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Is vitamin D deficiency important in the natural history of COPD?
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  1. J K Quint,
  2. J A Wedzicha
  1. Academic Unit of Respiratory Medicine, University College London, UK
  1. Correspondence to Dr JK Quint, University College London, Department of Academic Respiratory Medicine, Royal Free Hospital, Rowland Hill Street, London NW3 2QG, UK; j.quint{at}medsch.ucl.ac.uk

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Vitamin D consists of a group of fat-soluble prohormones, the most important of which are vitamin D2 and D3, with measurement of 25-hydroxyvitamin D (25-OHD) closely representing a person's vitamin D2 and D3 status. D2 (ergocalciferol) is plant and fungal derived, while vitamin D3 (cholecalciferol) is made from 7-dehydrocholesterol in the skin. This conversion of 7-dehydrocholesterol to previtamin D3 is governed by both the intensity and appropriate wavelength of the ultraviolet (UV) B irradiation reaching 7-dehydrocholesterol. Adequate amounts of vitamin D3 can be made in the skin after only 10–15 min of sun exposure at least twice a week without sunscreen. However, with longer exposure to UVB rays, equilibrium is achieved in the skin and the vitamin degrades as fast as it is generated. Serum concentrations of vitamin D have been found to vary with age, race, sex, season and geographic location, and subclinical deficiency is common, particularly in temperate climates.1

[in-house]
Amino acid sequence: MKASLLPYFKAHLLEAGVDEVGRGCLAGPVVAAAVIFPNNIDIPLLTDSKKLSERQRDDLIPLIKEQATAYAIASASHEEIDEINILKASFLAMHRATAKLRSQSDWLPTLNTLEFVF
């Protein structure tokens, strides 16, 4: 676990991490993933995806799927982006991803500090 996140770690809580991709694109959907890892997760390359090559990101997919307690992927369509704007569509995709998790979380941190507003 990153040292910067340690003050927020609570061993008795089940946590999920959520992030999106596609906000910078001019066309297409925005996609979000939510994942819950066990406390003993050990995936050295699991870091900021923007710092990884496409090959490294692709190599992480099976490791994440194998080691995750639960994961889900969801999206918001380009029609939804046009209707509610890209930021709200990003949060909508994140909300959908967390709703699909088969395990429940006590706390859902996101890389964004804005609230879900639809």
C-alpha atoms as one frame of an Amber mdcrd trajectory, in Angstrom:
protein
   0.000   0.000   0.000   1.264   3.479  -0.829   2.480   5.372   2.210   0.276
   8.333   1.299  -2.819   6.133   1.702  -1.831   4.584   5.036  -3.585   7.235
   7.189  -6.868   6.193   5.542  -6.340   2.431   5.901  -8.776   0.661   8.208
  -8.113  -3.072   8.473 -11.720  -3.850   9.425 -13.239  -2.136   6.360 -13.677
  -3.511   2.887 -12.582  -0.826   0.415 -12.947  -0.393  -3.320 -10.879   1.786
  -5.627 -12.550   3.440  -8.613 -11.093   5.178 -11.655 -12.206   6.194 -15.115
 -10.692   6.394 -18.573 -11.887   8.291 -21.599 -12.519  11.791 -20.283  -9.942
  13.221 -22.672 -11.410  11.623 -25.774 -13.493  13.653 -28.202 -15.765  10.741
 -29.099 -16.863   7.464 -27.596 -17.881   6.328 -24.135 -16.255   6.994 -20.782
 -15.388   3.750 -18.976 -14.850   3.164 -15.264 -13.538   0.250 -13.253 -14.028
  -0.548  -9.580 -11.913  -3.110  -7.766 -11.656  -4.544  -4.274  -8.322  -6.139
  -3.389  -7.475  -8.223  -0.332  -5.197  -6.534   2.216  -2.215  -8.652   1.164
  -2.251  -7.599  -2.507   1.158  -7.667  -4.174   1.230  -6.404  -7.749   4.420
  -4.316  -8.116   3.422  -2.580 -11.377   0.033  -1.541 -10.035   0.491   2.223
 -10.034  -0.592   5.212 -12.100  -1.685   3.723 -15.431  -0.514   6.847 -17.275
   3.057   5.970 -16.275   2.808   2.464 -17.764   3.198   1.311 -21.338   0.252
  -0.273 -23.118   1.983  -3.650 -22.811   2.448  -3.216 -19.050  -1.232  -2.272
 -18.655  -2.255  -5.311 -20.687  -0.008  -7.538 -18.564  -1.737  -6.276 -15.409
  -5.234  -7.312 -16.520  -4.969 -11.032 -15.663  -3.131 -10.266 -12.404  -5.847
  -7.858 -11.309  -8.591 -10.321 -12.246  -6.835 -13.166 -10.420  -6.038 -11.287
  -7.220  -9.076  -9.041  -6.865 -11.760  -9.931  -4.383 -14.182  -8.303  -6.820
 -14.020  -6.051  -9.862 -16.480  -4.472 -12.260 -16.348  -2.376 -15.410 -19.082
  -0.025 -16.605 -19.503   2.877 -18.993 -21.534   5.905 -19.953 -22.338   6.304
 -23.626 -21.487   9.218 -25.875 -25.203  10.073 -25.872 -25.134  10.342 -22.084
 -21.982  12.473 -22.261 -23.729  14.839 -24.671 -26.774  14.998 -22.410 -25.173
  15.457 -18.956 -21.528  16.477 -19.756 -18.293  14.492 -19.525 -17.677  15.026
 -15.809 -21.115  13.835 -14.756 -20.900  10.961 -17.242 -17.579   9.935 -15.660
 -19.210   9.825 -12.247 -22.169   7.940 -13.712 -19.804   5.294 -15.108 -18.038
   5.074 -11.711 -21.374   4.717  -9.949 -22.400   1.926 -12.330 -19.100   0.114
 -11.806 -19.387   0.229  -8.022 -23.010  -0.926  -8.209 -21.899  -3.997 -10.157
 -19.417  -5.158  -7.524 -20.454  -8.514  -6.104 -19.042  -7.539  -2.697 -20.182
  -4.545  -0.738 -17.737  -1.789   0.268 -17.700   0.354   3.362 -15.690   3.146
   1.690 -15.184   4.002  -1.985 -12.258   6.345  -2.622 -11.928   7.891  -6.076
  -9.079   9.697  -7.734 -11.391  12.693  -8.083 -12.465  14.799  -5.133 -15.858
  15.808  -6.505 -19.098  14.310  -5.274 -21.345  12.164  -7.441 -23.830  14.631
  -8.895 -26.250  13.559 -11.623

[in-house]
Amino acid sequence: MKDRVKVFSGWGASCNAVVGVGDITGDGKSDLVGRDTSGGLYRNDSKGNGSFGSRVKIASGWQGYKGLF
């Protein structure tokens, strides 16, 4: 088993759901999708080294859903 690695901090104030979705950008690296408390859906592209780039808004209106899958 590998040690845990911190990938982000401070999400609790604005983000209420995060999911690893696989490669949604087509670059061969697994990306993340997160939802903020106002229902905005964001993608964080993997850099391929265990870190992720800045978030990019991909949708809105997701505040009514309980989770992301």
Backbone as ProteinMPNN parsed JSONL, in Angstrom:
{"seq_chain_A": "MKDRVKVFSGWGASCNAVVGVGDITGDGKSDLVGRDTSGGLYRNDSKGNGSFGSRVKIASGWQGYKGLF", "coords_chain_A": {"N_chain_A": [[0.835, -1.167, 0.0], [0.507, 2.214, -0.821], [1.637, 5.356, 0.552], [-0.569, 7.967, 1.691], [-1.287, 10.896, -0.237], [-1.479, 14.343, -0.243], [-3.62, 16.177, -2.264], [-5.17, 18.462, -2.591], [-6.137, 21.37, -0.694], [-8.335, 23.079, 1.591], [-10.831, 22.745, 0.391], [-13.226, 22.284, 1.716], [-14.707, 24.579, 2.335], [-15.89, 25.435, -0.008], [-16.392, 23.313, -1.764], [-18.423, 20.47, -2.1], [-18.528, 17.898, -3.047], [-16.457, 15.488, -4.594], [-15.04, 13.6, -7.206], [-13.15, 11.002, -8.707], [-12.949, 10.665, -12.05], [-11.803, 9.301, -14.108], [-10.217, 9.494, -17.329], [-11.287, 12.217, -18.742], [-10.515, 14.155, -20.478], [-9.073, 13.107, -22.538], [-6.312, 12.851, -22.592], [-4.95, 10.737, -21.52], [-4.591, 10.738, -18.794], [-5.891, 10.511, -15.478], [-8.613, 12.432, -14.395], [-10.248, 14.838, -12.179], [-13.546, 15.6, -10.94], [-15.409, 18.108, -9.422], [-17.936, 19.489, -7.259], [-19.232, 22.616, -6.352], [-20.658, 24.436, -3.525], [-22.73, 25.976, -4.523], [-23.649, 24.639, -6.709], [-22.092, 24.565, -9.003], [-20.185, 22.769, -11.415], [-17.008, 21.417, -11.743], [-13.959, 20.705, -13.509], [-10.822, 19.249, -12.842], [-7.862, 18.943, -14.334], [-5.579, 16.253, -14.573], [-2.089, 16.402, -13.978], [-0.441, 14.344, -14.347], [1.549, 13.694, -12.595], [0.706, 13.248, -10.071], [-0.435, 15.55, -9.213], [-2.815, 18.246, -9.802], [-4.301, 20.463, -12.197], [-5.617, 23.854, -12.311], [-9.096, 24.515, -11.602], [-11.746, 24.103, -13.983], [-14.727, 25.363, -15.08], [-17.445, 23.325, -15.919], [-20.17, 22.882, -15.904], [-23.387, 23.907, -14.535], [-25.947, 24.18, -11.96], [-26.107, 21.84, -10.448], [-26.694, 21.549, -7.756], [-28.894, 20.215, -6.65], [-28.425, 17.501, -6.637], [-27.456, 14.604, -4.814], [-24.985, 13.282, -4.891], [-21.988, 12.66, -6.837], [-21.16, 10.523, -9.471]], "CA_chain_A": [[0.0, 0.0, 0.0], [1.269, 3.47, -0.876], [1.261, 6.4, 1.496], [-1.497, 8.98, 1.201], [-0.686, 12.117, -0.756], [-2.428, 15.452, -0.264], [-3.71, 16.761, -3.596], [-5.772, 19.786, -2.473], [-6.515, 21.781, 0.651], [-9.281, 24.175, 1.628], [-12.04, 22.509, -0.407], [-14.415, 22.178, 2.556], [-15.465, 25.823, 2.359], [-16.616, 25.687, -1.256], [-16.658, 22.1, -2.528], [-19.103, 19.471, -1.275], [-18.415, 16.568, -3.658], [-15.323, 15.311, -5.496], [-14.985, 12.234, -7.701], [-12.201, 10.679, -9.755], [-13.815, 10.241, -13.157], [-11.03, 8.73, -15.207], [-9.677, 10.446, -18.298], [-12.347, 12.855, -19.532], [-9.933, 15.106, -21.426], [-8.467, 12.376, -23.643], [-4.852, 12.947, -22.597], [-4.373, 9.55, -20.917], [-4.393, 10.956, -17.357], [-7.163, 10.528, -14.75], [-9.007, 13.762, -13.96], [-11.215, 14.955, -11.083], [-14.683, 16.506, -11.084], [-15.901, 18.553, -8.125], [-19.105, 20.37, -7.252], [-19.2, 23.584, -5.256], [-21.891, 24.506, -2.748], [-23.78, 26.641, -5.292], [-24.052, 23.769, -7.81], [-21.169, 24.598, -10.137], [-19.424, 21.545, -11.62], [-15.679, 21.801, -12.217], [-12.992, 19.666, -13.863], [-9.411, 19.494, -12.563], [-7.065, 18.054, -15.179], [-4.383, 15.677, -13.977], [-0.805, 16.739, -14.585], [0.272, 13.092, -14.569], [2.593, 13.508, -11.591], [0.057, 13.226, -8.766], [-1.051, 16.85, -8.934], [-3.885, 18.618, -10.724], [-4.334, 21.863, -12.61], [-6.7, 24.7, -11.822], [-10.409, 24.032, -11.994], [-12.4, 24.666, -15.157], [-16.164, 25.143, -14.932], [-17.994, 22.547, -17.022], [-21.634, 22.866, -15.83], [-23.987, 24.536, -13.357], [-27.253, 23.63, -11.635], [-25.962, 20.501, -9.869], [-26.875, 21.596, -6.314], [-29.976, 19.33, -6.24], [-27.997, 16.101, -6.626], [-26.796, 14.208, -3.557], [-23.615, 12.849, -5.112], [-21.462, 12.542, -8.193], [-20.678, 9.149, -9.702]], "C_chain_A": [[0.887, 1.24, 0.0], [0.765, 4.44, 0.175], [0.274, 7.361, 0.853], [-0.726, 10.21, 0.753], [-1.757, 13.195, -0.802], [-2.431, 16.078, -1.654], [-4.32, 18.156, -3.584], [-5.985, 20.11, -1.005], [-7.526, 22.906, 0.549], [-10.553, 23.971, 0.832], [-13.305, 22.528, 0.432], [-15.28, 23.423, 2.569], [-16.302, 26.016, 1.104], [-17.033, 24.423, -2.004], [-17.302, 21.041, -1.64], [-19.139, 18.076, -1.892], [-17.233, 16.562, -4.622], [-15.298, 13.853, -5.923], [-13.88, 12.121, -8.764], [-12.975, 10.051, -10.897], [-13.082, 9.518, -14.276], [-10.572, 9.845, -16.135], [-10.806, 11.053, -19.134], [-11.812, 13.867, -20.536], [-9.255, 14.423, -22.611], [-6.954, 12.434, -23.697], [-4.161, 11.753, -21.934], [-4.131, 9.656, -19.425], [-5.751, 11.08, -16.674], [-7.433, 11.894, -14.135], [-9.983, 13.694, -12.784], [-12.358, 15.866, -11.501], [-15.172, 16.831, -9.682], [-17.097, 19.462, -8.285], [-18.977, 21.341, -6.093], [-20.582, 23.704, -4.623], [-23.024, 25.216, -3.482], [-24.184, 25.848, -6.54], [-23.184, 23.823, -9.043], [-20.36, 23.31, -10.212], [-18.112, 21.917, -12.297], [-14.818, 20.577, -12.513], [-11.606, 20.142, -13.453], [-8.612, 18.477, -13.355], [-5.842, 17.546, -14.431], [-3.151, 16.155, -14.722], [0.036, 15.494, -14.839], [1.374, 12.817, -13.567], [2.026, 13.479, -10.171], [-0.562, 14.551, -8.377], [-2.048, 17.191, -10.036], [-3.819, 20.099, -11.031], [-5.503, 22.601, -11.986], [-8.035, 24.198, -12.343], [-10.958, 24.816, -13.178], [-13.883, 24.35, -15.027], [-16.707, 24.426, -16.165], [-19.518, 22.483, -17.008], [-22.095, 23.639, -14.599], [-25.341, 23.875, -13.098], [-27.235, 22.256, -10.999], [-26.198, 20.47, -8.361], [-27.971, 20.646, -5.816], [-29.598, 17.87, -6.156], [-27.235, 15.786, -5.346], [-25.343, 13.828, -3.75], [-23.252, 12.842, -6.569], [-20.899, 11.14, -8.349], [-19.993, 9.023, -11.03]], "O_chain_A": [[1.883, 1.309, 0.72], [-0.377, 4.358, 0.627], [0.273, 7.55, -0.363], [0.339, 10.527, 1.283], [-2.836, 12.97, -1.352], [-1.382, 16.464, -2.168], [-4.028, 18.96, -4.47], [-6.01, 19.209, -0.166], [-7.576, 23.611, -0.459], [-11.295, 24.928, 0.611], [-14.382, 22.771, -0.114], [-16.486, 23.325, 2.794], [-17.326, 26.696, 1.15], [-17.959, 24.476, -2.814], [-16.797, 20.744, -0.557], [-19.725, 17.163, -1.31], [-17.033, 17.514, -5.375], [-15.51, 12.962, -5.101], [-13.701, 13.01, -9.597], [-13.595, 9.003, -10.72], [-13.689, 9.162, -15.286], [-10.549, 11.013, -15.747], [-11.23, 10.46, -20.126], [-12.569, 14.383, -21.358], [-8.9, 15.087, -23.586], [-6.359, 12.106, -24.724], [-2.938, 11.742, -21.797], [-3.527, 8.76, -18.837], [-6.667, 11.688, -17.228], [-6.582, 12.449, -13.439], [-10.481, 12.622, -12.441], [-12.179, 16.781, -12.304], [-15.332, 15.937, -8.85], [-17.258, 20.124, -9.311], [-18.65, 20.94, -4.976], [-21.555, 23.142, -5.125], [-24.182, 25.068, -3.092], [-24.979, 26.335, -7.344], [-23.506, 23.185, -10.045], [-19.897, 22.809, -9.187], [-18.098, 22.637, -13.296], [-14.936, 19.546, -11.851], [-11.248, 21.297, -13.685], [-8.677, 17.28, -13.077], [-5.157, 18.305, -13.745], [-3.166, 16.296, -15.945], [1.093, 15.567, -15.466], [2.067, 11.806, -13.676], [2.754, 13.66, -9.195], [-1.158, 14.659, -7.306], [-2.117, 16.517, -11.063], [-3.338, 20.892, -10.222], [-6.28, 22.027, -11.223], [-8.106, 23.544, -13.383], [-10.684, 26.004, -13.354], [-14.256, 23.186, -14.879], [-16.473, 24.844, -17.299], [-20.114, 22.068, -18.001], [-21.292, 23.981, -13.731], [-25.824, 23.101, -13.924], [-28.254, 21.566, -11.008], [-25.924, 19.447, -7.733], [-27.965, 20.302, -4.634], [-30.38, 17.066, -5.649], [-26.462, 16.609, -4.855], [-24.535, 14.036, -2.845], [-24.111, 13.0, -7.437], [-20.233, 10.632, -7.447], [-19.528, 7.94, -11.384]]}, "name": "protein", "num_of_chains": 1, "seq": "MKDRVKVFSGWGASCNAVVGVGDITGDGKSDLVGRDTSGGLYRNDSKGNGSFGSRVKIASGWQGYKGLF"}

Once in its physiologically active form vitamin D is released into the circulation, binds to a carrier protein in the plasma (vitamin D-binding protein (DBP)) and is transported to various target organs. The hormonally active form of vitamin D mediates its biological effects by binding to the vitamin D receptor (VDR), which is principally located in the nuclei of target cells. This VDR is constitutively expressed in monocytes, activated macrophages, dendritic cells, natural killer cells, and T and B cells. Activation has potent antiproliferative, prodifferentiative and immunomodulatory functions; both immune enhancing and immunosuppressive.2 It is these immunomodulatory properties of vitamin D that have particularly attracted interest in recent years with regards …

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  • Linked articles 120659.

  • Competing interests None.

  • Provenance and peer review Commissioned; not externally peer reviewed.

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